As she spoke I was able to resonate so deeply with what she was saying because of my study of Carl Rogers.  He theorized about how total acceptance, ("unconditional positive regard"), can heal.  The therapist responds by mirroring the client's words or feelings. The mirror allows the client to see herself.  Which also reminds me of Kierkegaard writing about how Christ is mirror for the self, for self-actualization.

Keep Going

OK.  It's Tuesday morning.  Here I sit, having slept until 8 am, exhausted from keeping grandchildren for a couple of days on my own and from abruptly ending the 50 mg of Prednisone I take after each Thermoplasty procedure on my lungs.  I've noticed depressed thoughts, threatening anxiety.  I'm crying more easily than usual.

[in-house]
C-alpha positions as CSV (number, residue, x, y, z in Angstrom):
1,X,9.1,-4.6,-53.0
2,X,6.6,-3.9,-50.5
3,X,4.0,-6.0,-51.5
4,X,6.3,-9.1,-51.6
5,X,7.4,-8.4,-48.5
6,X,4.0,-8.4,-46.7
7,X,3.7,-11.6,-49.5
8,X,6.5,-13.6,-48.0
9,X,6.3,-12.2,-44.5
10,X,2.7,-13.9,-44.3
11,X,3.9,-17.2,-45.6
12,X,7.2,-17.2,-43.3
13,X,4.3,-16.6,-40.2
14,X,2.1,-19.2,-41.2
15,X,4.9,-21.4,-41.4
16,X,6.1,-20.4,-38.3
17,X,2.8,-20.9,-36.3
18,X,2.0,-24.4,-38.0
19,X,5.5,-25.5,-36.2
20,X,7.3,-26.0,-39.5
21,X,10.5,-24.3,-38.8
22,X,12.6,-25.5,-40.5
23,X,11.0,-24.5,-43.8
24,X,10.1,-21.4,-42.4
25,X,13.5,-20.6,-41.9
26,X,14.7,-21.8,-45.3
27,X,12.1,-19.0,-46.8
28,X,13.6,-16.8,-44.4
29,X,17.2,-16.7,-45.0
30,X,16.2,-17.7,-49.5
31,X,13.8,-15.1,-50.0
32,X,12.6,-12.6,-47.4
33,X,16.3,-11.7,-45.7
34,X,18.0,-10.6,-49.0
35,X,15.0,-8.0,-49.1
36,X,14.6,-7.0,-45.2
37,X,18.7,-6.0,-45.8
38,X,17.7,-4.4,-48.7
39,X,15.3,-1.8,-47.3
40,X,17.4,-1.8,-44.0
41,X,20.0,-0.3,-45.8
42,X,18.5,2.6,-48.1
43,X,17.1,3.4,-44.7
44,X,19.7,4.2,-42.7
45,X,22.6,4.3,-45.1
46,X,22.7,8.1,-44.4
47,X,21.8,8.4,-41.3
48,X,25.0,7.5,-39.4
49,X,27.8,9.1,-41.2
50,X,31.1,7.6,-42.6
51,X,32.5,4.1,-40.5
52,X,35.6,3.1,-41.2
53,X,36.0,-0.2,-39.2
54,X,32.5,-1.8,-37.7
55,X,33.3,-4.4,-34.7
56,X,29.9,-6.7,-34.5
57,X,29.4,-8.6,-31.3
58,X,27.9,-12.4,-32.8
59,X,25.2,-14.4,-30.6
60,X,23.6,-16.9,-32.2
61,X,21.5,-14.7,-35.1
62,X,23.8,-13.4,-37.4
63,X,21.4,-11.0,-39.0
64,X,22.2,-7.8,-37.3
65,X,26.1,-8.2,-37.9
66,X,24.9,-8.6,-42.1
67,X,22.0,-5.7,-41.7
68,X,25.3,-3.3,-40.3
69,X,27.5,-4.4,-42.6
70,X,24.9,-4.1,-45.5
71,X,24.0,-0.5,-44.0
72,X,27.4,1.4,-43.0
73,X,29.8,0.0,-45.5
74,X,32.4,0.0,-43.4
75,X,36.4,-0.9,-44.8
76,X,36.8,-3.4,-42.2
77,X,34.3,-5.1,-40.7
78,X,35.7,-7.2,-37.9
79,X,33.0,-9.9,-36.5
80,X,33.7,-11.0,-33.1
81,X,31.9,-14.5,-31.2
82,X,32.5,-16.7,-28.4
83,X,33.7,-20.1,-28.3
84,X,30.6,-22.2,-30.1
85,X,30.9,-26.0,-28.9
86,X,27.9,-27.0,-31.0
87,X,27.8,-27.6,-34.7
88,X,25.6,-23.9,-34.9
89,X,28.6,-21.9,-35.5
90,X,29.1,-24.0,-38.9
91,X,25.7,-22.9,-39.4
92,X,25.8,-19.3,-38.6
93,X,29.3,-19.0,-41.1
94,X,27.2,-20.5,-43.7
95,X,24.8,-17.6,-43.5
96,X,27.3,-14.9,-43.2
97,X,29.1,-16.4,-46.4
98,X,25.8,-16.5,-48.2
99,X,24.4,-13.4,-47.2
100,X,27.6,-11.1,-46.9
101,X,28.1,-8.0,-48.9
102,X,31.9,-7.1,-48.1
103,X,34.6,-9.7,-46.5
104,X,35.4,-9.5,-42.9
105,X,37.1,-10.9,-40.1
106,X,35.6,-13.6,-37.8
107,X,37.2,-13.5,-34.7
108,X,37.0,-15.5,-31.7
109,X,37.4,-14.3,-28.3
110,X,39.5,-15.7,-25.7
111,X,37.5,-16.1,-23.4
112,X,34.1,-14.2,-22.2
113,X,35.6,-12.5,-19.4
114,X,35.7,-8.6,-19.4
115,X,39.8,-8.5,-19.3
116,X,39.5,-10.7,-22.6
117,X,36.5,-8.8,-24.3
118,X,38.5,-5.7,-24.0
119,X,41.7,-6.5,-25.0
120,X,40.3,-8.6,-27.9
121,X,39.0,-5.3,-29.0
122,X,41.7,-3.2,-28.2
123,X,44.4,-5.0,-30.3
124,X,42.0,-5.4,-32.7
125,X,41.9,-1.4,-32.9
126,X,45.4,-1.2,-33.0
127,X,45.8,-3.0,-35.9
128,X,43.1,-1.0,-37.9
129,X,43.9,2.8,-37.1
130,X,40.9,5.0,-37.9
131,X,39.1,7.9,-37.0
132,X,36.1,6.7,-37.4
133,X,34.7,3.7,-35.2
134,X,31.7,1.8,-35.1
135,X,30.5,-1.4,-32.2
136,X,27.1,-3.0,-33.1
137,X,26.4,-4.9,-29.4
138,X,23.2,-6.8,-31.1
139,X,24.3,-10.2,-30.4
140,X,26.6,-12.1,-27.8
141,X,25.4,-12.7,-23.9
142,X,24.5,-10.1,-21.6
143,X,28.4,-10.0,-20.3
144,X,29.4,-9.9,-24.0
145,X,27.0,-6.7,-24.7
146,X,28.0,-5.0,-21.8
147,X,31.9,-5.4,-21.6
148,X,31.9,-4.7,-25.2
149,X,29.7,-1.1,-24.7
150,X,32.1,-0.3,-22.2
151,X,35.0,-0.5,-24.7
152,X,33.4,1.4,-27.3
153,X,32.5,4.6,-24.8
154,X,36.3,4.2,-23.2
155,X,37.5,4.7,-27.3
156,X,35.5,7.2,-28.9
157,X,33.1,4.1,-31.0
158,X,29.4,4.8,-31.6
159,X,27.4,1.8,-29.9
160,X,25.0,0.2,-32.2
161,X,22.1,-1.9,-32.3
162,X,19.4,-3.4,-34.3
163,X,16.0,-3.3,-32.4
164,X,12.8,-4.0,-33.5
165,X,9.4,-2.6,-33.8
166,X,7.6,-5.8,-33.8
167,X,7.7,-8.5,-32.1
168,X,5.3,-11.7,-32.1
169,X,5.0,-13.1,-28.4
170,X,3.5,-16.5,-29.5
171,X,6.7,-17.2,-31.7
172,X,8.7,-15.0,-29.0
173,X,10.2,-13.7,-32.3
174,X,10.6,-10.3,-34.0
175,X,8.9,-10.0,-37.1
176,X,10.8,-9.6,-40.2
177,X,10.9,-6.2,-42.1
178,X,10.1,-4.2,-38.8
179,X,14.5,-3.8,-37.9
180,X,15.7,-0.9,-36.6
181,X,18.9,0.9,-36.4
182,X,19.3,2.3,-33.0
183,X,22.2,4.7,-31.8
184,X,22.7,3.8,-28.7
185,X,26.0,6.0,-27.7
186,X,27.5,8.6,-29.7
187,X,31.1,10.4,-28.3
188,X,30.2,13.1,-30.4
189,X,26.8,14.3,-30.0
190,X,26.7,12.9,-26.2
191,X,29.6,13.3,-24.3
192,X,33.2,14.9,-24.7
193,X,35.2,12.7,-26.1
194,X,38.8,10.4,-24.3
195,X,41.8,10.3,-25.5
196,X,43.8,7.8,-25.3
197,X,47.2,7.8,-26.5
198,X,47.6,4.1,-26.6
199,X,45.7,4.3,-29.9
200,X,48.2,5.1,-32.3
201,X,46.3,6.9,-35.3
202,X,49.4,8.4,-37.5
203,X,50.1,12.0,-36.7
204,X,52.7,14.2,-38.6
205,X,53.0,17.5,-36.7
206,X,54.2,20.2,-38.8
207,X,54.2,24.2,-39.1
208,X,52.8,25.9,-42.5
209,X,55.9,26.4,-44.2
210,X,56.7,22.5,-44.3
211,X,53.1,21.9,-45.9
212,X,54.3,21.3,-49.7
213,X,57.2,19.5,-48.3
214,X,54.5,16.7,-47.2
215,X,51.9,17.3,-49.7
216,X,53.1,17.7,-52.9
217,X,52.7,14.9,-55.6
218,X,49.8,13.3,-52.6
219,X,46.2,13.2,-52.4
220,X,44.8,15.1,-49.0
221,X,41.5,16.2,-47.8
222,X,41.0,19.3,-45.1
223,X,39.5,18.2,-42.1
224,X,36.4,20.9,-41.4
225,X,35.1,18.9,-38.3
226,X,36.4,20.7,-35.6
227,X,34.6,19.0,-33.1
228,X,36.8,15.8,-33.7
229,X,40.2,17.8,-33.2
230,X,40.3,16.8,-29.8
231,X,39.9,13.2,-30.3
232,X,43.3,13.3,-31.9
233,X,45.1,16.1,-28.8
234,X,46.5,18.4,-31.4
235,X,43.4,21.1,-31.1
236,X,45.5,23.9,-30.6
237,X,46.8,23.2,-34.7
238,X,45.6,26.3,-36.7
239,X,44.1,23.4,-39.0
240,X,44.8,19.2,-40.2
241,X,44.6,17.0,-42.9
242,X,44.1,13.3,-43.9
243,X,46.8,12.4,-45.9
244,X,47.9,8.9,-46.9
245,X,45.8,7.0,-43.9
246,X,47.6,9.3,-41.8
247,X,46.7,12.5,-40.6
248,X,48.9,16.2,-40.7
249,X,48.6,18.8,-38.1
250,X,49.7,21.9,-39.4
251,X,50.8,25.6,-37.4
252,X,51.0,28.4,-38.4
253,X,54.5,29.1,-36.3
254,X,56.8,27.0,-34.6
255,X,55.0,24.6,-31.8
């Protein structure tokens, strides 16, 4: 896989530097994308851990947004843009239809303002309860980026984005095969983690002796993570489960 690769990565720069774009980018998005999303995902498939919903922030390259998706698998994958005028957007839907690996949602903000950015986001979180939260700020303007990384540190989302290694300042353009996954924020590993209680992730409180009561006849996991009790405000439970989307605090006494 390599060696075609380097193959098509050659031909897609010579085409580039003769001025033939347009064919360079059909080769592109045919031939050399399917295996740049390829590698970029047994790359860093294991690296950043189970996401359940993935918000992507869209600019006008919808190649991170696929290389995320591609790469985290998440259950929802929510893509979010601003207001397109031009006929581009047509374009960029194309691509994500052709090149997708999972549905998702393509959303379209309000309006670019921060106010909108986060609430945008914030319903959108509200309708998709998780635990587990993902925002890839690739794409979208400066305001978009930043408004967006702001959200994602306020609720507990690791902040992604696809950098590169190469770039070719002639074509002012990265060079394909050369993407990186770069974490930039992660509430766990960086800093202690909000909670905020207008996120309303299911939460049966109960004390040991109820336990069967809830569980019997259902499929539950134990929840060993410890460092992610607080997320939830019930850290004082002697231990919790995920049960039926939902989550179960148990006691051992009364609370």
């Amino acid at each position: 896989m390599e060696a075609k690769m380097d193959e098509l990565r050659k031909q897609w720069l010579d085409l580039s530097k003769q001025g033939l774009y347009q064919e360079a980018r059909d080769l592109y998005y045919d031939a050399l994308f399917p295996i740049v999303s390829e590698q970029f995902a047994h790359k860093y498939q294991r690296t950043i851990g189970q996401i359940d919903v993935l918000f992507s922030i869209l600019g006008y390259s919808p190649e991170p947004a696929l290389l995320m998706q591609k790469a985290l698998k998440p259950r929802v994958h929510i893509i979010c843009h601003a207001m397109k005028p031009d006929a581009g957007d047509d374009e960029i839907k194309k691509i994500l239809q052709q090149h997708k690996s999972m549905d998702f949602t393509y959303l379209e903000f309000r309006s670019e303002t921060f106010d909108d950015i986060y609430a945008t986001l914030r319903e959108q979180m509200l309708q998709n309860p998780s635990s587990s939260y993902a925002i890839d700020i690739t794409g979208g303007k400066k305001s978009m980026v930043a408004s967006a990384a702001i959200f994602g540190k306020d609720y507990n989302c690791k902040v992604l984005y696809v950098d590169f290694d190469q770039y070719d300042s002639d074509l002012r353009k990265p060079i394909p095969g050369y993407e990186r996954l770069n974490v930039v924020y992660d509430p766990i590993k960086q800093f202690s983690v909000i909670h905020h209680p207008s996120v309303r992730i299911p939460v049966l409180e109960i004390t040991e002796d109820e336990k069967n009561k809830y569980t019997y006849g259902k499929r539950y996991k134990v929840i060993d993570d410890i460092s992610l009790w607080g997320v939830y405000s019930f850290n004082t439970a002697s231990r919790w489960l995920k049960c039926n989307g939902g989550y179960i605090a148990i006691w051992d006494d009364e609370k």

But that's all OK--I'm still adjusting to no longer working, and I've yet to find truly meaningful ways to spend my time.  Told David last night that the ground beneath me is shaky; every time I put my foot down, the rug is pulled out from under me (to mix my metaphors).  I keep wanting to grasp and control, but I know that's a response from my false ego.  Before me lies a huge opportunity for spiritual growth: Learning to be.  It will come.

Not sure how easily I could've written that paragraph without having read a couple of chapters of "What Happened" by Hillary Clinton.  I feel inspired by my reading this morning.  I&#…
If you're a Christian, be careful. Easter is often portrayed/preached as some kind of triumph that can lead us toward triumphalism.